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Coming home: when parents move in with their grown children

Millions of parents live with their grown children and, according to the National Association of Professional Geriatric Care Managers, the numbers are growing every year. A sudden illness or injury can quickly throw multiple generations together under one roof. However, with some planning, you and your family may be able to prepare for that possibility.

Financial impact

When a parent moves in, the financial impact on a family can be staggering. Normal household bills will rise with the addition of another individual, and extra utility, grocery and self-care supplies can add up quickly. Elder people often desire warmer rooms and frequently have special dietary needs. Your home may be remodeling to accommodate someone who is less mobile. Medical supplies and treatment not covered by insurance or Medicare can add up quickly, adding to the financial burden.

Some parents do not want to be a financial burden to their families. In certain circumstances, a parent may wish to contribute to the family income. This not only helps with expenses but also makes the parent feel he or she is contributing in a meaningful way. His or her estate plan can also provide reimbursement to the caregiver without jeopardizing anyone's current financial situation.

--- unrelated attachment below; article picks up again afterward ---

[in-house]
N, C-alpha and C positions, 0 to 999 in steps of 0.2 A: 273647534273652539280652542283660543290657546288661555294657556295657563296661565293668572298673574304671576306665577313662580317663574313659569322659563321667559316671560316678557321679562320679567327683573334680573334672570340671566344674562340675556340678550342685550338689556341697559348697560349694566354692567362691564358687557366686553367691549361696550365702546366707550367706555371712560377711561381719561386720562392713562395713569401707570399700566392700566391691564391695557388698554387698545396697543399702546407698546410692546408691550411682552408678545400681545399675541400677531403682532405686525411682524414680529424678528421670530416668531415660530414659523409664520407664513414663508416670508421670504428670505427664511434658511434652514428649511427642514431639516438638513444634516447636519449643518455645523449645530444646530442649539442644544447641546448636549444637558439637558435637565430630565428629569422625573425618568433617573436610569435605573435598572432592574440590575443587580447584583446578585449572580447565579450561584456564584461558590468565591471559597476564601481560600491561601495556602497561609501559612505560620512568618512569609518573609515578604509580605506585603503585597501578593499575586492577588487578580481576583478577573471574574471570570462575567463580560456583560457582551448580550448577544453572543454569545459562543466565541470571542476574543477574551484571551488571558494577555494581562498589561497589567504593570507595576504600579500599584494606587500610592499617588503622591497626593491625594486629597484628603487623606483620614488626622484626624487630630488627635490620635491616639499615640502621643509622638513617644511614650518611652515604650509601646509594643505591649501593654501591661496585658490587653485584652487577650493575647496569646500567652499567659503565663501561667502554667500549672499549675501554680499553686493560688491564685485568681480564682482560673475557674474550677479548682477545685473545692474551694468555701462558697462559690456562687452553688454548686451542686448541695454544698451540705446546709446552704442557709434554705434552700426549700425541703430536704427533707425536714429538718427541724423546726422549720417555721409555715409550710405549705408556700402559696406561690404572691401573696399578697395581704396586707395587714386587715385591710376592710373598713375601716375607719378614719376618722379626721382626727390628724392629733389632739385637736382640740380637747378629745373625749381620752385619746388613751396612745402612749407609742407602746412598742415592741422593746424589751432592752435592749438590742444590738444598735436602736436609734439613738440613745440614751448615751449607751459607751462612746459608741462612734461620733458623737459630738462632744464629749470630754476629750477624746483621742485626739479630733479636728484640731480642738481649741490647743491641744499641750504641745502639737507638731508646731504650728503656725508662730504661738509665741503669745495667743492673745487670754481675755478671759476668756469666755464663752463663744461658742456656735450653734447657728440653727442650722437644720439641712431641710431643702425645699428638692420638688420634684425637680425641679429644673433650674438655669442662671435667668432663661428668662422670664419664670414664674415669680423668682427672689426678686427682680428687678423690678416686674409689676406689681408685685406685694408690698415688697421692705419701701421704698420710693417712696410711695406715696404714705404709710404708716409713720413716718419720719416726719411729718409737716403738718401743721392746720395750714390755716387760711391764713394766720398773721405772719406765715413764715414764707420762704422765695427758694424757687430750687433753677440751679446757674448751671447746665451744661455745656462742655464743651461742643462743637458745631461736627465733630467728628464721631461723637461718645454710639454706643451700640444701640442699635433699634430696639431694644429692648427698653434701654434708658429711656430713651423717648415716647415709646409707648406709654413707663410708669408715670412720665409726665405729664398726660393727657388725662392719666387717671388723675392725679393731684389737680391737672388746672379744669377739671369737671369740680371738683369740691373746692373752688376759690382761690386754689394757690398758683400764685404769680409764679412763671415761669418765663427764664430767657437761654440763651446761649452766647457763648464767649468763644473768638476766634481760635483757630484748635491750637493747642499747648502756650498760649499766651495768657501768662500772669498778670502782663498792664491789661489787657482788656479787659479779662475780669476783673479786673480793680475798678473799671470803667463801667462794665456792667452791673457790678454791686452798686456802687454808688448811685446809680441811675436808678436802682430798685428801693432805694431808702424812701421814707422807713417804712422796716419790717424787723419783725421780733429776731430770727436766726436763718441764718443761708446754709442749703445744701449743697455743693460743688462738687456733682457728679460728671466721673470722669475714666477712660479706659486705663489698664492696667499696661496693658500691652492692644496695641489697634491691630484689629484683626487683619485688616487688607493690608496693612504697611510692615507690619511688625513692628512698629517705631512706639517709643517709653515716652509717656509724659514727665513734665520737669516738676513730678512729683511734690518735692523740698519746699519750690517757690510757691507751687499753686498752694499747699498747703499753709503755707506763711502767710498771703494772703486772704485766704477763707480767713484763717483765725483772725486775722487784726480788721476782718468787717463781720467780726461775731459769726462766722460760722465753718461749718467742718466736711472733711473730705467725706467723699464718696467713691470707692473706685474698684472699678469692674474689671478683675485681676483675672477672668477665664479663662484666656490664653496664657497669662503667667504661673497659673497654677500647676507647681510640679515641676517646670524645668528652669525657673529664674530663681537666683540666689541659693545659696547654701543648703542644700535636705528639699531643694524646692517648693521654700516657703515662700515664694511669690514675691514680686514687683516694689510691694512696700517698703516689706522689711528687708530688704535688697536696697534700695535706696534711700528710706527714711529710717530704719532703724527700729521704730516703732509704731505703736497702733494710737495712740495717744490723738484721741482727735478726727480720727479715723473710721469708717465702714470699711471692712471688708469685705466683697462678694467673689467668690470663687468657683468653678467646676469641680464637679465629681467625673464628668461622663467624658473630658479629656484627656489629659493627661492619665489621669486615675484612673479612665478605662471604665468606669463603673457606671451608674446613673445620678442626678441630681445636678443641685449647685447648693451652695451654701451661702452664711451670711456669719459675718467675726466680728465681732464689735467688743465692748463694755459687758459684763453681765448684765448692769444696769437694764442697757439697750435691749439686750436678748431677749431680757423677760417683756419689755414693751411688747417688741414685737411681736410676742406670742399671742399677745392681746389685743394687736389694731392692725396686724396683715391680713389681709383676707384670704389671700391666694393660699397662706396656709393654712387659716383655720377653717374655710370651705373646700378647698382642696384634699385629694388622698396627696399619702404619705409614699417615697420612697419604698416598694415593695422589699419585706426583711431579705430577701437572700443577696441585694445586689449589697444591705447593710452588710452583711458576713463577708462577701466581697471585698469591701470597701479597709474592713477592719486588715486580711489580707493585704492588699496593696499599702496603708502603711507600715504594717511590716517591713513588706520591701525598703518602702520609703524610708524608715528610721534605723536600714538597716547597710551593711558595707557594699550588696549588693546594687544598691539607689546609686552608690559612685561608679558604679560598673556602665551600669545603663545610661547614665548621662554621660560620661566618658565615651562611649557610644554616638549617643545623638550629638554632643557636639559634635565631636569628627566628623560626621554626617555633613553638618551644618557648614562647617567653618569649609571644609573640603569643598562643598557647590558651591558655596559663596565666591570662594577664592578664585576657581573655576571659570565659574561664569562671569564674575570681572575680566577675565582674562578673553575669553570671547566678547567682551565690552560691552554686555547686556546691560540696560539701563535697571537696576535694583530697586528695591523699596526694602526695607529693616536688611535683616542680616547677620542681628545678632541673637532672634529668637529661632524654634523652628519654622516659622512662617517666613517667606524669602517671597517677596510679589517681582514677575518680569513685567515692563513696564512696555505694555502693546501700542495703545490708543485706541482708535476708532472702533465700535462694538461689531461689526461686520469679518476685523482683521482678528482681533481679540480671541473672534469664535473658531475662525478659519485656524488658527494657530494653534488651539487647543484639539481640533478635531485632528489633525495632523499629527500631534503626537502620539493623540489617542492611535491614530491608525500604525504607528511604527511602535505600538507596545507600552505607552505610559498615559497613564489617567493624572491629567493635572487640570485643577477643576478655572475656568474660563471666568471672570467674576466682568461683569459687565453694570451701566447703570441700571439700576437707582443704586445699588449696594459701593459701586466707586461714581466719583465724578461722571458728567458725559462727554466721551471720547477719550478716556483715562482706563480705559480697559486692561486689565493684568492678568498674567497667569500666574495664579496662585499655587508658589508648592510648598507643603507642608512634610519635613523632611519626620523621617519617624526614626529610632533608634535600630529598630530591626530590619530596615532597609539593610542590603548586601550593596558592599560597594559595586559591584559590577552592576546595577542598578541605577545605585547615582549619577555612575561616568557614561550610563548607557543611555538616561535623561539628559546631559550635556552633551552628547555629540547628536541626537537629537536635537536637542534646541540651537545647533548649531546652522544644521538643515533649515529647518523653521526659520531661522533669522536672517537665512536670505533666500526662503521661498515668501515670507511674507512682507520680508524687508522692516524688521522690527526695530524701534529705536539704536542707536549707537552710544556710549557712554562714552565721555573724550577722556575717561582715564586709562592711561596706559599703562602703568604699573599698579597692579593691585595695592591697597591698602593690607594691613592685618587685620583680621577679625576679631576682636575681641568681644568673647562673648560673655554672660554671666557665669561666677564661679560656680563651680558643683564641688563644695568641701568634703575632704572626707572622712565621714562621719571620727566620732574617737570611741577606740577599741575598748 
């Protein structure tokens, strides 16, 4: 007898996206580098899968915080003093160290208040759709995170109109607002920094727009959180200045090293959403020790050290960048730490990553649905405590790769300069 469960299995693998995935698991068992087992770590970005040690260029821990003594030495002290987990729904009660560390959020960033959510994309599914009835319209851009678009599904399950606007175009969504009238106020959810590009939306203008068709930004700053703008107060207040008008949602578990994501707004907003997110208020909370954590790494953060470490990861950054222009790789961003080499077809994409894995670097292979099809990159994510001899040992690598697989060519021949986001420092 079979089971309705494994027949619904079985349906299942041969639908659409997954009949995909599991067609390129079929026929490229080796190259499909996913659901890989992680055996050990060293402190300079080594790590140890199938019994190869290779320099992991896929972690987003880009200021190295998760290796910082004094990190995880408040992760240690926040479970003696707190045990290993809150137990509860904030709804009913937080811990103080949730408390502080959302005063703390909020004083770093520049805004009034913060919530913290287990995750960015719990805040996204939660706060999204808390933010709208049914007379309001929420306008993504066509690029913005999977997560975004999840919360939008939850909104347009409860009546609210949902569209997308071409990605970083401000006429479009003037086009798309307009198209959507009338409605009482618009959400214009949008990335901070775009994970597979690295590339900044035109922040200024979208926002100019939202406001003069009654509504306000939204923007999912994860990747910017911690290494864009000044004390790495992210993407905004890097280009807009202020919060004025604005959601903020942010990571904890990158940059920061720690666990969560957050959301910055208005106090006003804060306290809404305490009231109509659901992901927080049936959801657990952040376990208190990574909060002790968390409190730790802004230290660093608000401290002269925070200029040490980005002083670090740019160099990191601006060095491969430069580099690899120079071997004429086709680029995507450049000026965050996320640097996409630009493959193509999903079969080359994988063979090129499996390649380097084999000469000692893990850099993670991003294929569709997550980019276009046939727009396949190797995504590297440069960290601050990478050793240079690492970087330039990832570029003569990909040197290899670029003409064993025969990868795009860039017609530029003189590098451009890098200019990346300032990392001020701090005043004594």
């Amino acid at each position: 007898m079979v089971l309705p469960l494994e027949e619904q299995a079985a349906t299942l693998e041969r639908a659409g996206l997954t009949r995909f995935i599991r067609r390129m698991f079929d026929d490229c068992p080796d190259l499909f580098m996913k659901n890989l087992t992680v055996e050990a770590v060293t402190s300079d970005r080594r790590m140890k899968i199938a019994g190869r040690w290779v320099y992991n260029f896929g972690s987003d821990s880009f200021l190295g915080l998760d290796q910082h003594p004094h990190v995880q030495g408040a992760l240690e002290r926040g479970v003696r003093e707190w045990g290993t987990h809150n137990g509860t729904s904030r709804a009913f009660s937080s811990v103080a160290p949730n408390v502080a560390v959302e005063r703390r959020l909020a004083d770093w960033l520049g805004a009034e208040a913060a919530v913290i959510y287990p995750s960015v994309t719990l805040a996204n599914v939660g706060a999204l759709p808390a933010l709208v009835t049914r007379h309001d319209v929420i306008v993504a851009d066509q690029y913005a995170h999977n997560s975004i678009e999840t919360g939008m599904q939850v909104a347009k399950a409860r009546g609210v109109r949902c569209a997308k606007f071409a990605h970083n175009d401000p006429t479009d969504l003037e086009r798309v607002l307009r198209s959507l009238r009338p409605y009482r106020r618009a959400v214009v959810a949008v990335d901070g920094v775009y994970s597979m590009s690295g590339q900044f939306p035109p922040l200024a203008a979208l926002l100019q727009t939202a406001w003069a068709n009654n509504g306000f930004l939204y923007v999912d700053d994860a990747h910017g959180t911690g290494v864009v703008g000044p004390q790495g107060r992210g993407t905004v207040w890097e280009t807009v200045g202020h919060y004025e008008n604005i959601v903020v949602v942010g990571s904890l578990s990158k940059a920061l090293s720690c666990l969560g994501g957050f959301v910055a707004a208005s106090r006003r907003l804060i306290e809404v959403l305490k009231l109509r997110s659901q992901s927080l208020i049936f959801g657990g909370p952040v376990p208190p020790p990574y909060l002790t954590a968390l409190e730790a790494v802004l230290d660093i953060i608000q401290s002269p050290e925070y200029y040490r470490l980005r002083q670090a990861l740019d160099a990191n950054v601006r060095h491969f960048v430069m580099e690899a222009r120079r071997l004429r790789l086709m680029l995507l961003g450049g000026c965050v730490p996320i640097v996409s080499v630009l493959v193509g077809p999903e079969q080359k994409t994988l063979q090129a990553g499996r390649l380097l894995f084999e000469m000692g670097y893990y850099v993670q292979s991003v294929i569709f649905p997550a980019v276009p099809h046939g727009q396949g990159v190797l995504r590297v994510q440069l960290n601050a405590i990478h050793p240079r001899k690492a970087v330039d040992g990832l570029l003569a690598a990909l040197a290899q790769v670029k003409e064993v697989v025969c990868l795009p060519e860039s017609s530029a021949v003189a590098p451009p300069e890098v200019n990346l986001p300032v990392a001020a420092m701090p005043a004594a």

Some long-term insurance policies provide payment to family members who are primary caregivers. In certain cases, Medicaid may also pay relatives who provide care.

Primary caregiver concerns

If you or someone in your family intends to be the primary caregiver for a parent, consider the emotional impact on the caregiver as well. The emotional weight of caregiving can take its toll on the entire family. Additionally, a caregiver's employment is often negatively affected and, along with it, a sense of fulfillment or purpose. Forbes reports that most caregivers are women and more than half quit their jobs in order to provide necessary care for a parent.

Crossing state lines

Changing states may affect insurance policies, estate plans and health care options for your parents. Before you make the change, ask the following:

  • Does your area offer your parents the best medical treatment?
  • Is there a local primary care physician who is taking on new Medicare patients?
  • Are their supplement insurance policies transferrable to your state? Some states have residency requirements.

Estate planning considerations

It is vitally important to have your parents' estate planning documents reviewed or updated before they move in. If you intend to be the primary caregiver, you should have the legal right to make financial and health care decisions in the event your parents are unable to make such decisions on their own.

An estate planning professional can help guide you through the decision-making process when a family member needs your assistance. Consult an experienced lawyer knowledgeable about estate plans, health care directives and powers of attorney to make sure your parents' affairs are in order.

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